With the number of simulations trialed at the moment, it’s almost as if we’ve entered some form of “Training Paradigm”, that is if we could ever again believe in the phenomena of paradigms or epochs. From marketing campaigns to political campaigns training on consumer or voter temperament, to competing models simulating virus paths, vaccine efficacy and the rate at which black and ethnics minorities are likely to get infected due to frontline jobs they are forced into by structural racism. Train the timeline, train for the unlikely scenario, learn the drill and prepare for the victor. Prepare the seven speeches only to read out the one that seems most fitting when you know the results. To train, a preparation for pointless anticipated activities.

The term “re-hearse” combines the Latin (re) with the old French herse, meaning harrow or a large rake used to turn the earth or ground, as in to reground or to take the ground again, to rake it again until all possible grounds have been considered.[2] A distinction, however, should be made between rehearsal and training. If rehearsal is the repetition that maintains the openness of the rehearsed piece, a repetition that produces difference each time the piece is rehearsed, then training is the moment of closure in the process of rehearsal, when contingency is purposefully erased. What training does as every performer knows is that it destroys the spontaneity of the moment, “The performer, therefore, could not rehearse such music but rather “trained” for it like a martial art, developing ways of acting upon contingency.”[3]

Training is in this sense different from the practice of rehearsal, which is a gesture of putting something into action, from the theory into practice. To train for something is to consider and attempt to foreclose all possible futures by unearthing various possible grounds for any future. When one trains they repeat an action in an attempt to erase the possibility for the accident, or erase the possibility of any kind of error. Training for a sport, for example, tends to optimize all the muscles towards a very specific and closed, aim that leaves no room for the accident. The accident in sport is always an injury.

Beirut 82.jpg
Strategy and Tactics.jpg
GAME RULES PAGE 1: On June 13th, 1982, paratroopers and armour of the Israeli Defence Forces (IDF) rolled to the edge of Beirut, joining forces with their Phalange Christian allies. They never got much farther. The Palestine Liberation Organisation’s attempt to organises a regular army had failed, but so had Israel’s drive to exterminate it. This was a classic confrontation of modern diplomacy, where political pressure allowed a tiny force to fend off a giant. Beirut ’82: Arab Stalingrad simulates the siege of Beirut, and its victory conditions recreate the diplomatic hindrances of that struggle.[4]

The above excerpt is taken from the 1989 edition of Strategy and Tactics magazine which was founded in 1966 by a US Air Force Staff Sergeant named Chris Wagner. The point of the magazine, or “war fanzine”, was to produce more complex and therefore more realistic tactics in wargaming. The magazine had elements of a recreational wargaming magazine but as it was written by military political analysts and defense consultants who were keen to create something close enough to military wargaming. In 1969 James F. Dunnigan, a political analyst, formed Simulations Publications, Inc., a publishing house created specifically to publish the magazine.[5]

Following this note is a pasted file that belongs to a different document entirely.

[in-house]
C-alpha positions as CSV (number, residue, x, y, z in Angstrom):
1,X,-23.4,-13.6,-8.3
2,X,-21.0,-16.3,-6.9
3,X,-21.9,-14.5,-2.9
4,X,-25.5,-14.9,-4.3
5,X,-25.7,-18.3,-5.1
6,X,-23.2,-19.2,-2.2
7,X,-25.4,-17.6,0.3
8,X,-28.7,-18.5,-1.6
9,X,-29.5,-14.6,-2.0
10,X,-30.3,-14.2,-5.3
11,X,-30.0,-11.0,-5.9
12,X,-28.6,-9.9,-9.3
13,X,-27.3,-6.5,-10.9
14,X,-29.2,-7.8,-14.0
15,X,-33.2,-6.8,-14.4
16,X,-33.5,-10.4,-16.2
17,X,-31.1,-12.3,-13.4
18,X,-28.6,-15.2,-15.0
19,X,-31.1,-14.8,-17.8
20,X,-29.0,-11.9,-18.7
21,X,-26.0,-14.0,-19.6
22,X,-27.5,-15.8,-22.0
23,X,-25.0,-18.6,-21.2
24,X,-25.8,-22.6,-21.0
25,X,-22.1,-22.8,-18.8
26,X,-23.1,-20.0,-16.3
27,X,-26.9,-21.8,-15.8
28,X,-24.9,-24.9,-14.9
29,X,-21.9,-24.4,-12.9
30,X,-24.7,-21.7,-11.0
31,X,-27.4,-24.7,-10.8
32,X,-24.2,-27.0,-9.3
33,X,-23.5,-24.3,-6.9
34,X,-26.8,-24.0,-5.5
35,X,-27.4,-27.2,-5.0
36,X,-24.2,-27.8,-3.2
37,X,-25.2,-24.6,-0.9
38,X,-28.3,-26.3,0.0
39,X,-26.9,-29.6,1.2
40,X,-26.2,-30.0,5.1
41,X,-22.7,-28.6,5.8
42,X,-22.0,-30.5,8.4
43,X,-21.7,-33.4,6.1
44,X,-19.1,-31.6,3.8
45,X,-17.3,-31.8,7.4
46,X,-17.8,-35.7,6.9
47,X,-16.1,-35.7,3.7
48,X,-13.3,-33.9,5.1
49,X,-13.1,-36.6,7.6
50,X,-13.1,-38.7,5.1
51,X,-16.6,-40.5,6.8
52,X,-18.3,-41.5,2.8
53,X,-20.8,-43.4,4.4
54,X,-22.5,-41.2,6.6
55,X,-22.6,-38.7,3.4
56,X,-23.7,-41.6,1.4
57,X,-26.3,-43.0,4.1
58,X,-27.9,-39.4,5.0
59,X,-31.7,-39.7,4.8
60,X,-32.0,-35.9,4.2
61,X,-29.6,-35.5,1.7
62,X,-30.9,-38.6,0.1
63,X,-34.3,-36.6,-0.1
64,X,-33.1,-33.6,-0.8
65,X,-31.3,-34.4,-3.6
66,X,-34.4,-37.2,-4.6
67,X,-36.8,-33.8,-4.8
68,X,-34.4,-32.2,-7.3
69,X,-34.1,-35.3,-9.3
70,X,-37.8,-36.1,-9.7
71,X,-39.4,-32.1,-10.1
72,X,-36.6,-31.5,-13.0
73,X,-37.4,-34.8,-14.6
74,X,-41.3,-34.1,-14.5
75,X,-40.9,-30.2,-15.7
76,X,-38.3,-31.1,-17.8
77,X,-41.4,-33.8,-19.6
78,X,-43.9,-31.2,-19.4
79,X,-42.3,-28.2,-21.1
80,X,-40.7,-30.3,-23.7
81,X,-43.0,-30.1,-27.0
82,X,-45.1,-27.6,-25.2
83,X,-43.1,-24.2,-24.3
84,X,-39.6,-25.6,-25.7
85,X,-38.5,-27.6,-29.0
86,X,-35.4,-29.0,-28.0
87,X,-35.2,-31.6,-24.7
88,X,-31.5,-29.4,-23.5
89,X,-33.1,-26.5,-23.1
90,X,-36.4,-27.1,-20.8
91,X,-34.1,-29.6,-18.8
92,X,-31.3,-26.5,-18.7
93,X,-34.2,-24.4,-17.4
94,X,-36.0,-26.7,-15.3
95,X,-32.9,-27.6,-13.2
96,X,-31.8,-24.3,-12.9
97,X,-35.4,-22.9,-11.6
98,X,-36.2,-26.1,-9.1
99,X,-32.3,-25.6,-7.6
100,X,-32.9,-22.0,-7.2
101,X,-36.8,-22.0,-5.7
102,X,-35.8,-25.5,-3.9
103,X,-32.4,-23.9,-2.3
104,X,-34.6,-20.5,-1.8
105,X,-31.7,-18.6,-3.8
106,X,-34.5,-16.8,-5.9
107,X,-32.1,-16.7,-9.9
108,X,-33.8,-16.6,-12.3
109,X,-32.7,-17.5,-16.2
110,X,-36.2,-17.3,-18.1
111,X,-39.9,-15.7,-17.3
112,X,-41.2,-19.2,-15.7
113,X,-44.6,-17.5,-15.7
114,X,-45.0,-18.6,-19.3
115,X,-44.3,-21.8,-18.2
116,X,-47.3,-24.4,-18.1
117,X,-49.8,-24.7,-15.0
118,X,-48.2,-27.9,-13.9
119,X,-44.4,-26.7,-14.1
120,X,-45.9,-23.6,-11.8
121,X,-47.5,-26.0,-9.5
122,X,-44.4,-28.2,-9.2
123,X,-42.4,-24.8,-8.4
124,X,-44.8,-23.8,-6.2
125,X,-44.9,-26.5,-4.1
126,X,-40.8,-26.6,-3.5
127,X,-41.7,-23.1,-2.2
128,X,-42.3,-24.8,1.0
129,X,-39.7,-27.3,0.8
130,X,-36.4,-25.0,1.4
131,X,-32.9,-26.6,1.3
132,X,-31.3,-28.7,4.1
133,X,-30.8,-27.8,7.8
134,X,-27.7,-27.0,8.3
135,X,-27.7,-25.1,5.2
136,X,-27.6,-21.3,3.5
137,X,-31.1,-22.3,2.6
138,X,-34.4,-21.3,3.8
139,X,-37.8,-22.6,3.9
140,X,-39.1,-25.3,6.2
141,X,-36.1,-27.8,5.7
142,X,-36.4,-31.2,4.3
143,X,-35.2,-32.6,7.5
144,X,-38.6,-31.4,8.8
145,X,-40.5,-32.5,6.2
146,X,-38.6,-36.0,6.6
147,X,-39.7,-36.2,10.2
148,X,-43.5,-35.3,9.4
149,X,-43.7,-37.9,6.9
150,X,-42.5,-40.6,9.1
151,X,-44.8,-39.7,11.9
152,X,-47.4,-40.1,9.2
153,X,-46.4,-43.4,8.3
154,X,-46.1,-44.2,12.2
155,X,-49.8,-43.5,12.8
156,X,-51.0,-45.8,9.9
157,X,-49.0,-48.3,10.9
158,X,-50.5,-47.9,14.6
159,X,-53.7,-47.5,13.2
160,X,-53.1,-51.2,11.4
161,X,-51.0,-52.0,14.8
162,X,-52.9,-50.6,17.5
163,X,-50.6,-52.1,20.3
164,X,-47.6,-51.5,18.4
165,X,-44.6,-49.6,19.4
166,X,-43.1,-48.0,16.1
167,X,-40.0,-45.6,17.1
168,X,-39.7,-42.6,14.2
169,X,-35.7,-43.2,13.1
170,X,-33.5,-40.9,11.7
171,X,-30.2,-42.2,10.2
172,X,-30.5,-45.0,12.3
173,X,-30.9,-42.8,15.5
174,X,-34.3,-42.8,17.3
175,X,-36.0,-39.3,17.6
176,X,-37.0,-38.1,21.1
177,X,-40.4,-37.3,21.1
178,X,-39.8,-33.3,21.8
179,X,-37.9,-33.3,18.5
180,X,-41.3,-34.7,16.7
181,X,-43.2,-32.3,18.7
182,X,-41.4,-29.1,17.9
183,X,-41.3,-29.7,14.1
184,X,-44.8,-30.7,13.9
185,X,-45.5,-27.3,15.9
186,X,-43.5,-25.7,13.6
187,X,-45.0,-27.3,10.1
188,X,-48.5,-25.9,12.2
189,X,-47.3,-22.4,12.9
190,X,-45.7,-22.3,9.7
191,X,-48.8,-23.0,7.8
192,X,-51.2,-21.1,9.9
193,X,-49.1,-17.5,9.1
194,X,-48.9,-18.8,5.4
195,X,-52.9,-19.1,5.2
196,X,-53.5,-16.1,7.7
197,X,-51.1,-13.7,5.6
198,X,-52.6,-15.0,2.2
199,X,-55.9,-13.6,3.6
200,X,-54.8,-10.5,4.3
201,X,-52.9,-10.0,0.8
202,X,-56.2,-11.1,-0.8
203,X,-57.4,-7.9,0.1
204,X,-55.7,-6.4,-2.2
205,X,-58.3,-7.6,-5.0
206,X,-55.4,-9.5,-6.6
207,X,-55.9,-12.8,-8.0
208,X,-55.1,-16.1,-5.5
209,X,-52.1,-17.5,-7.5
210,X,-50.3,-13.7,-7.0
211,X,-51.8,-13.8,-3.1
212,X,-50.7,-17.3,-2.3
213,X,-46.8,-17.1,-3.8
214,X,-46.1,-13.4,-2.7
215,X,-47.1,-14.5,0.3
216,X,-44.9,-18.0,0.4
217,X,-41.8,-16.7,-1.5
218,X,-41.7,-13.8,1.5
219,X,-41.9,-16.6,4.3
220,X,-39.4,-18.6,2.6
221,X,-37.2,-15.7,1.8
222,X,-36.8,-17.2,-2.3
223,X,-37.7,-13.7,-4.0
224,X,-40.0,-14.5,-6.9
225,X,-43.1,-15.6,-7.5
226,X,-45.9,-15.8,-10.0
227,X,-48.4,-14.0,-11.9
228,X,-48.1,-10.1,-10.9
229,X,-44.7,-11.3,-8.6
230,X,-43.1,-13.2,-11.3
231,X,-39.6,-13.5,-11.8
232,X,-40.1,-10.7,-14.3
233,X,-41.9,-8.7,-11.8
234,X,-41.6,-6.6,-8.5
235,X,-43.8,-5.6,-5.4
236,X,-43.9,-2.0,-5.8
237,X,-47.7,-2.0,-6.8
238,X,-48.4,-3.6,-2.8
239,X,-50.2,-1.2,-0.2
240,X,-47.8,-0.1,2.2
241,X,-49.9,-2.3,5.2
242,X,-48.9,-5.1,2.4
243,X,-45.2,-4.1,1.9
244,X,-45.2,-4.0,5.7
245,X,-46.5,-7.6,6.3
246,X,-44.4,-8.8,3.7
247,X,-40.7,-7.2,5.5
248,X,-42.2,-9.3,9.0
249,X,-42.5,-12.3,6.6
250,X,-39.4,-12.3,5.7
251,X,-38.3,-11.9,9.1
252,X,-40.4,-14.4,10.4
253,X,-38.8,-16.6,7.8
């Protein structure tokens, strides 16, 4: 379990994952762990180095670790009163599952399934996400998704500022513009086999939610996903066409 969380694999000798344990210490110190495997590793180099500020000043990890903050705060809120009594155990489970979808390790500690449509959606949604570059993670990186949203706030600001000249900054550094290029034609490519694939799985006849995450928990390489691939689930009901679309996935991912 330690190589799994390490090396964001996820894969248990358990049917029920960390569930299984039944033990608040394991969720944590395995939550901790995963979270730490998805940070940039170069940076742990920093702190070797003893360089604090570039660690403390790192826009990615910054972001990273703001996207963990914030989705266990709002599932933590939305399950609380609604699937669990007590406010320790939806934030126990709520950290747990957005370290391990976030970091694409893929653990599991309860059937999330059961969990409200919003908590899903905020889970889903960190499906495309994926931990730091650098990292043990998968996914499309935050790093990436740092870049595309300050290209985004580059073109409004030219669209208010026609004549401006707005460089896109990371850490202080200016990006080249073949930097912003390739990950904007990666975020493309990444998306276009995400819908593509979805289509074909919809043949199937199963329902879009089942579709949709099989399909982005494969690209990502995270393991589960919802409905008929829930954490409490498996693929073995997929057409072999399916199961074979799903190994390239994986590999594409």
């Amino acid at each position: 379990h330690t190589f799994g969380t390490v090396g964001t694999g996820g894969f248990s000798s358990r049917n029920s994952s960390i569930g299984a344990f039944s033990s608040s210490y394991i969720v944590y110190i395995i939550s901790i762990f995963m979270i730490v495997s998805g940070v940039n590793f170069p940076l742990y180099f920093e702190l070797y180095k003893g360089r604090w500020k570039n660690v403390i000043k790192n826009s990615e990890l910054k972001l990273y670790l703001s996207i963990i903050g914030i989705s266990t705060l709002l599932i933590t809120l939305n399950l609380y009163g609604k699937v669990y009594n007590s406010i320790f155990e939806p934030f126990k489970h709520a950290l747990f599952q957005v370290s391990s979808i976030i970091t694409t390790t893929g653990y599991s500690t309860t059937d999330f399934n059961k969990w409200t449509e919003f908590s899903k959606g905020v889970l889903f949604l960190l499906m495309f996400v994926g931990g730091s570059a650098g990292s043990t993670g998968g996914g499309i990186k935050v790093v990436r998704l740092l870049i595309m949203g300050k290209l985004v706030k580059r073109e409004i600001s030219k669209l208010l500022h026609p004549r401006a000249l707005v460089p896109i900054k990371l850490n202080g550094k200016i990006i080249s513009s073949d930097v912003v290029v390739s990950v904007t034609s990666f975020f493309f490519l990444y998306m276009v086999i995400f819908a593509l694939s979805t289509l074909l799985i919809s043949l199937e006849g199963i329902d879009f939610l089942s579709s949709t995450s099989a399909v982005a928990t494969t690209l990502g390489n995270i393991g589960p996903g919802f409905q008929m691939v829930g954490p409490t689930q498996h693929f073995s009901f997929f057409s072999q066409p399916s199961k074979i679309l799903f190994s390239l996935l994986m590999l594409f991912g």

The excerpt is the first paragraph of the game rule page that explains the rules of Beirut ’82: Arab Stalingrad, a game based on The Siege of Beirut, one of the most defining events of the Lebanese Civil War. The siege took place in the summer of 1982 when the United Nation ceasefire between the Palestinian Liberation Army (PLO), who in the early 1970s made Lebanon its base of operations, and the Israeli army. After the siege the PLO were forced out of Beirut and the rest of Lebanon. Strategy and Tactics was one of the first wargaming magazines to include a wargame within its pages.

The main difference between so-called recreational wargames such as Beirut ’82: Arab Stalingrad, however realistic and complex they intend to be, and military wargames, is that the former is usually regarded as a historical depiction of war. The training on tactics and strategies is replaying the events of a distant past. Wargaming has long performed World Wars I and II and the Napoleonic Wars as an act of remembrance and an interest of historians. Recreational games generally take creative liberties, by adding fictional elements, to make the game more enjoyable, more playable. For instance, scenarios would often be differently simplified in order to prioritize gameplay over event accuracy. However, Strategy and Tactics as a magazine that sits between tactical history and military strategy prides itself on being more realistic than other wargaming magazines.

GAME RULES PAGE 5, 6.0 CIVILIAN CASUALITIES: The CRT (rule 4.22) shows if an attack might cause Civilian Casualties, and what to multiply the result by. However, these casualties still only occur under certain conditions. IDF units or artillery points must participate in the attack and the PLO must be defending a Refugee Camp or City hexagon. Otherwise, ignore Civilian Casualties.[6]

Wargaming is a descriptive and predictive apparatus that goes beyond the magazines and technologies of its implementation. When playing a game such as Beirut ’82: Arab Stalingrad on the map insert placed in the centerfold of the publication, the gamer moves the Phalange army troops, as cardboard cut-outs of a right-wing Maronite party in Lebanon founded in 1936 by Pierre Gemayel, across the map. Such a move is a re-enactment of a particular procedure that relates to a complex system which reproduces what to some are painful historical events in relation to other possible futures, possible or probable futures that will never be. The combat is replaced with abstraction, supply and demand dynamics and other military considerations of algorithmic and numerically founded sets of possible outcomes all made random, a flipping of events at the throw of a die. Beirut ’82: Arab Stalingrad is interesting not for its own sake but for in the manner in which it represents knowledge or history as a combination of both rehearsal and training, as simulation, or as Haron Farocki describes, “life trained as a sport”.[7] Beirut ’82: Arab Stalingrad is not only a simulation: it is one of the most nuanced and complex examples found in any medium. As a game it has eight pages of rules which explain actions, moves and procedures for circa one hundred game pieces and tokens around a 50cm by 40cm battle ground map of Beirut. It allows for a physically as well as conceptually extreme level of gameplay.